If a unit does die, it's gonna cost you a lot of time. You see, experience is everything in Mytran Wars. It's how you buy new units, buy new equipment, and change out equipment. That's a lot of double dipping in the ol' EXP pool. Especially when youíll be doing a lot of changing out of equipment, as every mission is designed to be played with different types of weapons and special abilities. For those of you who donít see where this is going, Iíll spell it out in two simple words: Power Grinding. And if power grinding on the above described system entices you, then you just may be a boring person.

Iím not against the concept of a tactical mech game. In fact, Iím a big fan of the concept. Mixing the joys of customizable characters with the fun and elongated strategy of a table-top tactical setting... whatís there not to love? But Mytran Wars is such a game in appearance only. The tactics of the war zone are boiled down to the guiding principles of a gang rape and the high cost of mech customization makes you have to repeat the same missions over and over again to collect EXP.

Even this might not have mattered had the game been faster paced. After all, no matter how broken your system, itís always fun to order mechs to beat the crap out of each other with explosives. Except when it's an exercise in tedium, which the game's prodigious lag ensures. It takes several seconds for the game to register that youíve hit the pause button, let alone just told your mech to unleash a barrage of missiles at a foe. Thatís not good game design. When the battle system isnít needlessly slow, itís sloppy. Some things just shouldnít happen in a tactical game. The enemy shouldnít be able, for instance, to sneak into my ranks because I canít tell them apart from my own units. Thatís a problem of poor graphics affecting the gameplay.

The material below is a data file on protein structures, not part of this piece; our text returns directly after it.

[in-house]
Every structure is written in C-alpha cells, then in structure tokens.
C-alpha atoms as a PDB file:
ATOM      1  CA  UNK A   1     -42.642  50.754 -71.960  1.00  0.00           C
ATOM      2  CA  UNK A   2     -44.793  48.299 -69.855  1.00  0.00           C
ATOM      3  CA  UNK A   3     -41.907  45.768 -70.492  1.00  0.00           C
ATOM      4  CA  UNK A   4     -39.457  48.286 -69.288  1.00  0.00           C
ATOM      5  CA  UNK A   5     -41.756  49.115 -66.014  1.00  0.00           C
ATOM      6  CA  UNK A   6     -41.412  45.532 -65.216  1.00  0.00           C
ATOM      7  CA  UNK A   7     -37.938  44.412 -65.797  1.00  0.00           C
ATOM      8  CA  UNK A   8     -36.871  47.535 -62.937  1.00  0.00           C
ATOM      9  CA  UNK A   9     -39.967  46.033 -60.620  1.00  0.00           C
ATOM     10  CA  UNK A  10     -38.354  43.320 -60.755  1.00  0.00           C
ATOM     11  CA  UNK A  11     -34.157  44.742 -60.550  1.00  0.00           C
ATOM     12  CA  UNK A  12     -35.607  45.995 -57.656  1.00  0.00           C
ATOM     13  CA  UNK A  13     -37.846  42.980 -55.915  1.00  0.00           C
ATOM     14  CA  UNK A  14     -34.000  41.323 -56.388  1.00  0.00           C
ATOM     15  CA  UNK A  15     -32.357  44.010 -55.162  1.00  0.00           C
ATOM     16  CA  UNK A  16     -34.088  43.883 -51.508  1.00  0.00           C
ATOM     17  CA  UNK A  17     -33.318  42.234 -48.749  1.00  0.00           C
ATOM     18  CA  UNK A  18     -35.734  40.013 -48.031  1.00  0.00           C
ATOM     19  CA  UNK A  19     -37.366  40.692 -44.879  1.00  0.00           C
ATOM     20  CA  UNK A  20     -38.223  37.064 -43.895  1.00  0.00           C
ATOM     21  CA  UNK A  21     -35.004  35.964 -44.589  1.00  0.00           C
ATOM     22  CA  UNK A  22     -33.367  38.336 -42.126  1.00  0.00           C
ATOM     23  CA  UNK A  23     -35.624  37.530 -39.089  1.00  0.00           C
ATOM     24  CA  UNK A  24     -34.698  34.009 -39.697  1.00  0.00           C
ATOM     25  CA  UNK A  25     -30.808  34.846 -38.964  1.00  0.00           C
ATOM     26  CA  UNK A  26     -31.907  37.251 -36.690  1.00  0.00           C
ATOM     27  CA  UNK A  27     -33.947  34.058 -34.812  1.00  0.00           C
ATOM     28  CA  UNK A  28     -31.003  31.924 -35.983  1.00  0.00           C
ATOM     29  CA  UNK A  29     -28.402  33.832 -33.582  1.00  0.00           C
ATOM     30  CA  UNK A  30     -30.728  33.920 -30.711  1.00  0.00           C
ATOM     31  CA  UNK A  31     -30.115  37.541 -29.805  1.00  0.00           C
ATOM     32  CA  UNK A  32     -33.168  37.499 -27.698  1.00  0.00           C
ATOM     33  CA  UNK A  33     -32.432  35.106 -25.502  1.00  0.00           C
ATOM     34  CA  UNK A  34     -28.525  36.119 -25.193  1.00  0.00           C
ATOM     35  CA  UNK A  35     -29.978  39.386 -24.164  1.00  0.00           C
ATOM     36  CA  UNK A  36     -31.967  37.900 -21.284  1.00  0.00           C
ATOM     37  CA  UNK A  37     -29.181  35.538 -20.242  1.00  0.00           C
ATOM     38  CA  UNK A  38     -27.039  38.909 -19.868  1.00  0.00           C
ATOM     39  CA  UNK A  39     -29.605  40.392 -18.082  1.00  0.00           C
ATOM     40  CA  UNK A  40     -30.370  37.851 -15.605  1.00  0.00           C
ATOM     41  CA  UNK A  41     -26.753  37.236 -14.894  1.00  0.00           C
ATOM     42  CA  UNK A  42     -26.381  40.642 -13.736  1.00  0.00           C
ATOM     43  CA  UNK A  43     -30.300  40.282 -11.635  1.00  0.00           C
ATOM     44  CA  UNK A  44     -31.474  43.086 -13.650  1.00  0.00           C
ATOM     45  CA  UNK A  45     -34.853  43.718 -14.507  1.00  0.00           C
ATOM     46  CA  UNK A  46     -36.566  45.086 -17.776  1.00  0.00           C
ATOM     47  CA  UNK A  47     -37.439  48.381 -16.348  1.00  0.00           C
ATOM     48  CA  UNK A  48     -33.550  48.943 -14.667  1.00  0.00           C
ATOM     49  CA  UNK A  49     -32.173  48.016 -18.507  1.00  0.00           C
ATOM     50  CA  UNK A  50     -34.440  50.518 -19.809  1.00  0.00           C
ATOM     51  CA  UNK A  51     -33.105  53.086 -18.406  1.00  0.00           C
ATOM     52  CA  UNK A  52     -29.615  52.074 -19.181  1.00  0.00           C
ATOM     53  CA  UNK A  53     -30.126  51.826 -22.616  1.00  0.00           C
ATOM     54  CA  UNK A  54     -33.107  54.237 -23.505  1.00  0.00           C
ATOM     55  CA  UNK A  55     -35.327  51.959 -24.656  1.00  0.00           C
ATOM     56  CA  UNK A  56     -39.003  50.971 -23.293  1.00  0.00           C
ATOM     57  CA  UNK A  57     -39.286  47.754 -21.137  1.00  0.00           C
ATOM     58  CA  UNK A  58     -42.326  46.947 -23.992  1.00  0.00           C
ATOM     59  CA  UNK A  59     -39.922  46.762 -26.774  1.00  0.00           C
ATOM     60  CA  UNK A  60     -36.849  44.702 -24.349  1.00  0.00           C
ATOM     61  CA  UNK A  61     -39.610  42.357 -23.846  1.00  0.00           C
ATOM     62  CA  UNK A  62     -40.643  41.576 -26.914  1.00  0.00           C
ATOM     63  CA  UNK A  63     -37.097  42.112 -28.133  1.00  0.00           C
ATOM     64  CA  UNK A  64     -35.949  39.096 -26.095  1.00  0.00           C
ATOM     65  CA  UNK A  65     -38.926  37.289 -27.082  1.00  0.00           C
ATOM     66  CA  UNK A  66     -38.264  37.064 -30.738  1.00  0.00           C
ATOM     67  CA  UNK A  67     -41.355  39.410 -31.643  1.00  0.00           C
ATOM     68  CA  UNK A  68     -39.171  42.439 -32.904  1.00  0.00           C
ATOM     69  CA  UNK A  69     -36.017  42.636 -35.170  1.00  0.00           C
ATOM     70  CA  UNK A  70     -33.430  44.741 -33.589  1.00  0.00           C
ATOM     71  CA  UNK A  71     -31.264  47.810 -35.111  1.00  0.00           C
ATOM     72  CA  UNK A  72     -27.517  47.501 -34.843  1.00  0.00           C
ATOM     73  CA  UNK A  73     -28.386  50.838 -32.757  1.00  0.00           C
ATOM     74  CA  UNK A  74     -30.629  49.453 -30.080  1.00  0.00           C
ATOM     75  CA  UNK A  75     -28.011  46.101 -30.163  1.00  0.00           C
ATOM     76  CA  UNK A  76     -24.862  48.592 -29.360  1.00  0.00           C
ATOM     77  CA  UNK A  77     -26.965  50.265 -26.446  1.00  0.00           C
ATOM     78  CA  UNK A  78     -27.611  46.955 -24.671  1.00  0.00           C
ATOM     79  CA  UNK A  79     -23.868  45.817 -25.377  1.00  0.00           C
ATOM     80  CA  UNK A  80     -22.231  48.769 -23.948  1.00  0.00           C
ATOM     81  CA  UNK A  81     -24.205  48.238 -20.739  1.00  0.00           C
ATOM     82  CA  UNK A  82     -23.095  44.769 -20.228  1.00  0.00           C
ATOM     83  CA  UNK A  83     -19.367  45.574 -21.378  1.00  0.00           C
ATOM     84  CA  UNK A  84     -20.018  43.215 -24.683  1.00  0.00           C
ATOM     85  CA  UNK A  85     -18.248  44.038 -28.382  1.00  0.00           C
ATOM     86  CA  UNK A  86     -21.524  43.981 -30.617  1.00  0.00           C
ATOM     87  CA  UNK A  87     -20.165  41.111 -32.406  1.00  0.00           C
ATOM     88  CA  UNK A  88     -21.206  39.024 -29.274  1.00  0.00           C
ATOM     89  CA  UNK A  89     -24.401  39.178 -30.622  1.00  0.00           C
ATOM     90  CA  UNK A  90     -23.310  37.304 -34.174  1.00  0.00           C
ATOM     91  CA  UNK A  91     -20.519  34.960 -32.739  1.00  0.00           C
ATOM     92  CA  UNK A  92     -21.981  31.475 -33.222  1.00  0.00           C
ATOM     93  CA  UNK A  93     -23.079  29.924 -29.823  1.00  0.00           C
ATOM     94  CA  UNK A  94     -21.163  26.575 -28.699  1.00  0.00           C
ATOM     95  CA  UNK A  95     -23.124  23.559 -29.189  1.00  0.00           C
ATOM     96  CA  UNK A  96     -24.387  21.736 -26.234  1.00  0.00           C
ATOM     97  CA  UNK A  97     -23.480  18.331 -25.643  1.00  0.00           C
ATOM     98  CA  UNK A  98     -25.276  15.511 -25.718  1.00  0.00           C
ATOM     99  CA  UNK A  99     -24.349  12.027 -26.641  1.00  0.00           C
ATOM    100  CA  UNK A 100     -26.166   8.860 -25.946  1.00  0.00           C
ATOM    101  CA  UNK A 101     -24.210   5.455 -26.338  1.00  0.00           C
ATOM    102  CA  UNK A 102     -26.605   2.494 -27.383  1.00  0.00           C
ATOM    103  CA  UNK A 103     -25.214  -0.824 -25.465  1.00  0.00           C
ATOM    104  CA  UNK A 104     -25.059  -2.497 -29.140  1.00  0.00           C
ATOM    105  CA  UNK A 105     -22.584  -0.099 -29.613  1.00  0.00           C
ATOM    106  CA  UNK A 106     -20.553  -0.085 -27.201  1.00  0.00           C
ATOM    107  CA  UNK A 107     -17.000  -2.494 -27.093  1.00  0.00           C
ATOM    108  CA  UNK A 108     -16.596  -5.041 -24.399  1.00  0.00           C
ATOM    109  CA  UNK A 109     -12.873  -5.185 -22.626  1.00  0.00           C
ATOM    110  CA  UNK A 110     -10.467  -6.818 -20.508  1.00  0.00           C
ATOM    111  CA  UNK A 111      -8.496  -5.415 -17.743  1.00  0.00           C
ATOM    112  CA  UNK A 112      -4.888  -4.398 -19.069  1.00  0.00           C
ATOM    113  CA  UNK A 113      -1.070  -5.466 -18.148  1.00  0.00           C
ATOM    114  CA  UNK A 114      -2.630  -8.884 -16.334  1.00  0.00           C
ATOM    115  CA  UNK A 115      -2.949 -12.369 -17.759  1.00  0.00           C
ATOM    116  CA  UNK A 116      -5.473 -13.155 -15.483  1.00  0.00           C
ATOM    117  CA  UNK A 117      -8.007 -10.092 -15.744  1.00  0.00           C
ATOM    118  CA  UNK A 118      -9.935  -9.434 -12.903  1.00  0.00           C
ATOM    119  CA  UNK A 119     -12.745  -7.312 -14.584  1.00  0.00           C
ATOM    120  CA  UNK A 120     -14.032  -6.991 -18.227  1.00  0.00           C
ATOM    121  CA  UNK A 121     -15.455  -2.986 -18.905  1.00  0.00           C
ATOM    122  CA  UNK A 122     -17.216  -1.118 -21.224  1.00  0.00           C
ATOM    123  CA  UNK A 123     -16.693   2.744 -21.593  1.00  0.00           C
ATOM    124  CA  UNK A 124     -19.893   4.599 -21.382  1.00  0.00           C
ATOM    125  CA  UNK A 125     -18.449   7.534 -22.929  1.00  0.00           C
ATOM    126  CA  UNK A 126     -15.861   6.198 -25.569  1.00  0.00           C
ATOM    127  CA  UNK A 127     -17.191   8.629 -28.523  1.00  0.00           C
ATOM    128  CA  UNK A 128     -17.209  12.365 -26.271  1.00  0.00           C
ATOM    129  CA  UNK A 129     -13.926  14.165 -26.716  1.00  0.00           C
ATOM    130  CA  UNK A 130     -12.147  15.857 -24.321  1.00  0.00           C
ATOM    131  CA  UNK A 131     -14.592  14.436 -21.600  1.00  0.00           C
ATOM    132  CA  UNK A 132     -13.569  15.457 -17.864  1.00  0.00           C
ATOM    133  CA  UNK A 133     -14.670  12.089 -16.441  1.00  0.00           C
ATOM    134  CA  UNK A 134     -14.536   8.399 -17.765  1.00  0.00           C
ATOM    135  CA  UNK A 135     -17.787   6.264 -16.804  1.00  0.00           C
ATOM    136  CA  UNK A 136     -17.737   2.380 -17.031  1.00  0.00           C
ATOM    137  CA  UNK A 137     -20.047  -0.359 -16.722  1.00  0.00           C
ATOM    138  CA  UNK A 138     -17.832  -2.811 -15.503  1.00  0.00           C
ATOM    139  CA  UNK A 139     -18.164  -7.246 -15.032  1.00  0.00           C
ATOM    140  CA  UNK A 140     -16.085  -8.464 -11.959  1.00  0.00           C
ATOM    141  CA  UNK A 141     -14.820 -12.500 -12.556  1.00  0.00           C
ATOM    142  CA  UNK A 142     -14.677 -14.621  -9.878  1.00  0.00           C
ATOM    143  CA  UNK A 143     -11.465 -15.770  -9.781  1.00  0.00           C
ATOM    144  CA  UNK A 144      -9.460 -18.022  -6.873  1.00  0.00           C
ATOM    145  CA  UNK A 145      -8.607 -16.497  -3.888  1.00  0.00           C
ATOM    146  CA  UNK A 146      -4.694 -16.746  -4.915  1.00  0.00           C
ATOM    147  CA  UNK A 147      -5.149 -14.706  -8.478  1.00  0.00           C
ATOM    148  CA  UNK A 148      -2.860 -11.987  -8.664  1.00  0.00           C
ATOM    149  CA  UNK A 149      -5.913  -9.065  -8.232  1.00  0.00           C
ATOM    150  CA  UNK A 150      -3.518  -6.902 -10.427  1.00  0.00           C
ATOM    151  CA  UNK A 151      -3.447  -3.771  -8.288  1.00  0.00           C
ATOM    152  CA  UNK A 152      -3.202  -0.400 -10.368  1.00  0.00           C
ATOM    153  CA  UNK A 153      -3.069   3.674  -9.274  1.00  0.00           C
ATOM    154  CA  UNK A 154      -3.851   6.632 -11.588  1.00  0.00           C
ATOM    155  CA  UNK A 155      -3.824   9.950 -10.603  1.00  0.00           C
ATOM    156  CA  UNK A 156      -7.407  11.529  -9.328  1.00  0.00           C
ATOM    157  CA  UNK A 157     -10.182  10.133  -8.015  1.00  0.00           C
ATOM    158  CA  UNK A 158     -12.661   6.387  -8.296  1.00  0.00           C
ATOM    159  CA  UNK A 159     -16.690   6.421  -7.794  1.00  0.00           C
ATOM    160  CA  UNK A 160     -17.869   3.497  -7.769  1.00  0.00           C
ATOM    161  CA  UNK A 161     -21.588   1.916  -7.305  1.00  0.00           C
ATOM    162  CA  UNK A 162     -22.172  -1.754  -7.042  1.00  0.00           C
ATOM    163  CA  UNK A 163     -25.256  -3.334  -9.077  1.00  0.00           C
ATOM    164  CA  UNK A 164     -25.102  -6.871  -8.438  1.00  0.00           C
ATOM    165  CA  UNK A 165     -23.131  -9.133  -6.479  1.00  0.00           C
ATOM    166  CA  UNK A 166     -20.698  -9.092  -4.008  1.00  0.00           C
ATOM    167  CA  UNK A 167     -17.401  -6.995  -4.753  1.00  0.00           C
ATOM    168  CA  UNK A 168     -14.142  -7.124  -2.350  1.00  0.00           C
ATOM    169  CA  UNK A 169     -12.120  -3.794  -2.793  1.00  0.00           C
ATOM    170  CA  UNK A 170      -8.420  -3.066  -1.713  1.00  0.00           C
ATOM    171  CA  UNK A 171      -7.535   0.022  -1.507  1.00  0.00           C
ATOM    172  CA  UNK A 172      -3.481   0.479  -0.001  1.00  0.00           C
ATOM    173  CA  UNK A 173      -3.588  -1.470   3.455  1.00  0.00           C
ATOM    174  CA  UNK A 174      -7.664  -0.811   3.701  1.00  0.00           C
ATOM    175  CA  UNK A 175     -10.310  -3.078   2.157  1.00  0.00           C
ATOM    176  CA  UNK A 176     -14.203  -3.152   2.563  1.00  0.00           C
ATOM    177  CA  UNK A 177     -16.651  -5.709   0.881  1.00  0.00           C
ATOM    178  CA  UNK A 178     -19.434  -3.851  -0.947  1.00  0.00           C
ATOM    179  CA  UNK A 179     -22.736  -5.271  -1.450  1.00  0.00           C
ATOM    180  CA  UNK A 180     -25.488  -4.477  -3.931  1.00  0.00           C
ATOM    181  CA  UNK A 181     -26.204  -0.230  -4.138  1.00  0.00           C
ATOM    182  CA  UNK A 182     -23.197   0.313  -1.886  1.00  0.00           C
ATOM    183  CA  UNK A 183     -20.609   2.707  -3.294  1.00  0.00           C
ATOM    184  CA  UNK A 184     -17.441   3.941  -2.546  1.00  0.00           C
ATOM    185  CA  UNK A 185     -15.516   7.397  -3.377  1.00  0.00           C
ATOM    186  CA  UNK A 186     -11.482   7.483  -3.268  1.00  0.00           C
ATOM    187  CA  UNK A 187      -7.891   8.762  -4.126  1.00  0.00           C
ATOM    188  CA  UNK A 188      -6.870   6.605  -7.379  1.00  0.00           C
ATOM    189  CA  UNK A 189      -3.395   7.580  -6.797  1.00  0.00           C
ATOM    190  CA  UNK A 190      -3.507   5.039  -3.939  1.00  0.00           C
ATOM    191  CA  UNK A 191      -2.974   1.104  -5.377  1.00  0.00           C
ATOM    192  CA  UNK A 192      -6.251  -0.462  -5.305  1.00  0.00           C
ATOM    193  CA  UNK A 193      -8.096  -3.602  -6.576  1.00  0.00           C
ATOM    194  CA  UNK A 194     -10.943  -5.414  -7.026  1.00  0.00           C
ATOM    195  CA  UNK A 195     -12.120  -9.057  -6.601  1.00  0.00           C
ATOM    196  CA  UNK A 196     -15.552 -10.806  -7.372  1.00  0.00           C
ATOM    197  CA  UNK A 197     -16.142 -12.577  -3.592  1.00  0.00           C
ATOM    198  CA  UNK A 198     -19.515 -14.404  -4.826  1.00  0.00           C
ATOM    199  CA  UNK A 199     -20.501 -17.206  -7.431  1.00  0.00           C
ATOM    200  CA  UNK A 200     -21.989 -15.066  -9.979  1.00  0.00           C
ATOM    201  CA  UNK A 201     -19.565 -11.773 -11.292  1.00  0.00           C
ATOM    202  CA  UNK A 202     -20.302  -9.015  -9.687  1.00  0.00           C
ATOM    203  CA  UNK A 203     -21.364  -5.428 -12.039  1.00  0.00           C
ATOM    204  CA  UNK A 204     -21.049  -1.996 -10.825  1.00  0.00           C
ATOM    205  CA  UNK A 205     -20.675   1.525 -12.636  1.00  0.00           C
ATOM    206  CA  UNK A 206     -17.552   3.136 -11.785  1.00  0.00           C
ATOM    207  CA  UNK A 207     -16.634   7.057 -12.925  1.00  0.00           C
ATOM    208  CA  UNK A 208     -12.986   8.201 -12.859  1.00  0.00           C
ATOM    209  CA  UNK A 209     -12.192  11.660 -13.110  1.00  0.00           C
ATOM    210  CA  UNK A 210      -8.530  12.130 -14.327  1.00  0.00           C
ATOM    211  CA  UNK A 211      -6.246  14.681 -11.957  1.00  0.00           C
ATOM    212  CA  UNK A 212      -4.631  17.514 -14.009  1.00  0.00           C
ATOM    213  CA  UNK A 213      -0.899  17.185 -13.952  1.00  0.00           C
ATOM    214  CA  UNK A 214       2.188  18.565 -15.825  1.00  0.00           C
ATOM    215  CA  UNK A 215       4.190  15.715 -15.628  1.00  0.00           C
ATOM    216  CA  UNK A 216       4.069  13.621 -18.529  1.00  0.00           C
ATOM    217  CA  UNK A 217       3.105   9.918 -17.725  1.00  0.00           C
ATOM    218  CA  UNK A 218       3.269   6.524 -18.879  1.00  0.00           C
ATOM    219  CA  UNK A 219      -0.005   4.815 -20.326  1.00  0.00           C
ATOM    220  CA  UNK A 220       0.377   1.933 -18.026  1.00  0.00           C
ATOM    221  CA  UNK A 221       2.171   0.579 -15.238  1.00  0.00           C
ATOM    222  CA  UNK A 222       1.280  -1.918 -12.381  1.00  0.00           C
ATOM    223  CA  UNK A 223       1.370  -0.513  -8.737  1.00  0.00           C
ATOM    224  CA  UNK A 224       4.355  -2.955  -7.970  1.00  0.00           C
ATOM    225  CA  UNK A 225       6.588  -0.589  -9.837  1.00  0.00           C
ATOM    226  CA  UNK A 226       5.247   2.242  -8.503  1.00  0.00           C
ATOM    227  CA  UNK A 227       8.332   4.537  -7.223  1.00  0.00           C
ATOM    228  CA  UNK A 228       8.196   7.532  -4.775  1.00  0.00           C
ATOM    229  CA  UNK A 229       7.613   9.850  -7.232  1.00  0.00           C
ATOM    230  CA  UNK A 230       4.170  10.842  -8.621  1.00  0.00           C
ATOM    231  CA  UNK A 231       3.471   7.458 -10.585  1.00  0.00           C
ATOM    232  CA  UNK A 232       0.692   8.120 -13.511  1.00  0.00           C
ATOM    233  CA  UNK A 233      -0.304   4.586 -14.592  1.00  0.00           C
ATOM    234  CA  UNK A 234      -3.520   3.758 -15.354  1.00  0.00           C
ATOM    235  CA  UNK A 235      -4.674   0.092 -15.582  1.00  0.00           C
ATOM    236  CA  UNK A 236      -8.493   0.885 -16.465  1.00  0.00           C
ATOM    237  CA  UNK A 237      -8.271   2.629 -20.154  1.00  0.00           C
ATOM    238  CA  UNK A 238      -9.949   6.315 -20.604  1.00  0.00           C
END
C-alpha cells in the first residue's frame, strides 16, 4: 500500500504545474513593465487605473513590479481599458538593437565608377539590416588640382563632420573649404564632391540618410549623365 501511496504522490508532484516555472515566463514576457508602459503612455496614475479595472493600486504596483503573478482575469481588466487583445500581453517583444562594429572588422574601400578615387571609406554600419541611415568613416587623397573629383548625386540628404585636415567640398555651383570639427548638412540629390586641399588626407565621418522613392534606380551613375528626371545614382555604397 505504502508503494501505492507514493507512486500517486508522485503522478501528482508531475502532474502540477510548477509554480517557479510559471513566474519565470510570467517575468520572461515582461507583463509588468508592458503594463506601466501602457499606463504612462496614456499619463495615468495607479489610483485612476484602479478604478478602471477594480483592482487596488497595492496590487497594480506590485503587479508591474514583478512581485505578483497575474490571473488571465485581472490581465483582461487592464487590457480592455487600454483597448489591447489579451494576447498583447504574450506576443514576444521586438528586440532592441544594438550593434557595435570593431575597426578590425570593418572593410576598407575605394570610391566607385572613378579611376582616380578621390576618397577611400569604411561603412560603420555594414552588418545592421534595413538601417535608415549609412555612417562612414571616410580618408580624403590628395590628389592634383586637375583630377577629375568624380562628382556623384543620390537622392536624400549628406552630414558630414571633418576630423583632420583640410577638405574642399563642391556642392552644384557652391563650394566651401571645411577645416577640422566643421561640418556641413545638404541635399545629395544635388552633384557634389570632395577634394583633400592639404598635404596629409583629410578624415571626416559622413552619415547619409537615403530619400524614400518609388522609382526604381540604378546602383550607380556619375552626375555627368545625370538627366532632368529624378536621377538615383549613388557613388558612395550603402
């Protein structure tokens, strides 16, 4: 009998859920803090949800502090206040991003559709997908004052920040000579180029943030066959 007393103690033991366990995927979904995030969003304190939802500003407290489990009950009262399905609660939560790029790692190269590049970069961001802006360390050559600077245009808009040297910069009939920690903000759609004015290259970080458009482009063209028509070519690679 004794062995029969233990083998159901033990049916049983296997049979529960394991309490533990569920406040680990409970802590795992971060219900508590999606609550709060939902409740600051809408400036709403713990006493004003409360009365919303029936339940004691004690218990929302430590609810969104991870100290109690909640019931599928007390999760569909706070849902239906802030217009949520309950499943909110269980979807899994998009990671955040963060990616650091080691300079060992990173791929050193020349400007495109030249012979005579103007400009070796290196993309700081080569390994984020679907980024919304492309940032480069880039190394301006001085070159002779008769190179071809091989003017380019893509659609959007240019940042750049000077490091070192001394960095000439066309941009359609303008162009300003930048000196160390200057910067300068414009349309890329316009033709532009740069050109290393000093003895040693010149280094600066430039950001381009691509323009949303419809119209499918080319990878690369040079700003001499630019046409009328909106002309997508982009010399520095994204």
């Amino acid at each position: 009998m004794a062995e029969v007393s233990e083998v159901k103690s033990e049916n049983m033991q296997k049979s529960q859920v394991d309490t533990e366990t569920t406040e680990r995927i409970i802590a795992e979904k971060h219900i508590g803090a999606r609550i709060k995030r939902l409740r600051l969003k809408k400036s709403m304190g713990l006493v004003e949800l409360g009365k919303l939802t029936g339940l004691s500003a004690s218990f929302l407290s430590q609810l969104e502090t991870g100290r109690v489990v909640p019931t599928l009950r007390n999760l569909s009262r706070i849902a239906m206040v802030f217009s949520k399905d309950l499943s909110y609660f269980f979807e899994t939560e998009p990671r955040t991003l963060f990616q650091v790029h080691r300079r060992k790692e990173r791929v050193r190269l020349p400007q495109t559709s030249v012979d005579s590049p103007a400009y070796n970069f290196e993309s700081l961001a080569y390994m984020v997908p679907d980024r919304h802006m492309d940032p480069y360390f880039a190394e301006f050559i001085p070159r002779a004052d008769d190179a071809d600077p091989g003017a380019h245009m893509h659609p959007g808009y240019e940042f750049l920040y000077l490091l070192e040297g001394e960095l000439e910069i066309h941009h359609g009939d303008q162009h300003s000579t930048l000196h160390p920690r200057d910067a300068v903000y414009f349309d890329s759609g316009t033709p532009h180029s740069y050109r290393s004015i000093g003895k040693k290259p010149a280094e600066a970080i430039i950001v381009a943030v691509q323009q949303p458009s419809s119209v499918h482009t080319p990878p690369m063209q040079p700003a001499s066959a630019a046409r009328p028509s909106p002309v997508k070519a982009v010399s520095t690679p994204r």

Just as the voice acting destroys any semblance of plot, the lack of polish on the battleifeld ruins any chance Mytran Wars has of setting off a spark to light up the genre. Instead, it ends up being a quirky mess. It's the kind of overly elongated experience that may serve you well on a cross-country trip across America or a Pan-Atlantic flight but it's just too slow for the average gaming day.

Rating: 3/10

zippdementia's avatar
Freelance review by Jonathan Stark (September 10, 2009)

Zipp has spent most of his life standing in an open field west of a white house, with a boarded front door. There is a small mailbox there. Sometimes he writes reviews and puts them in the mailbox.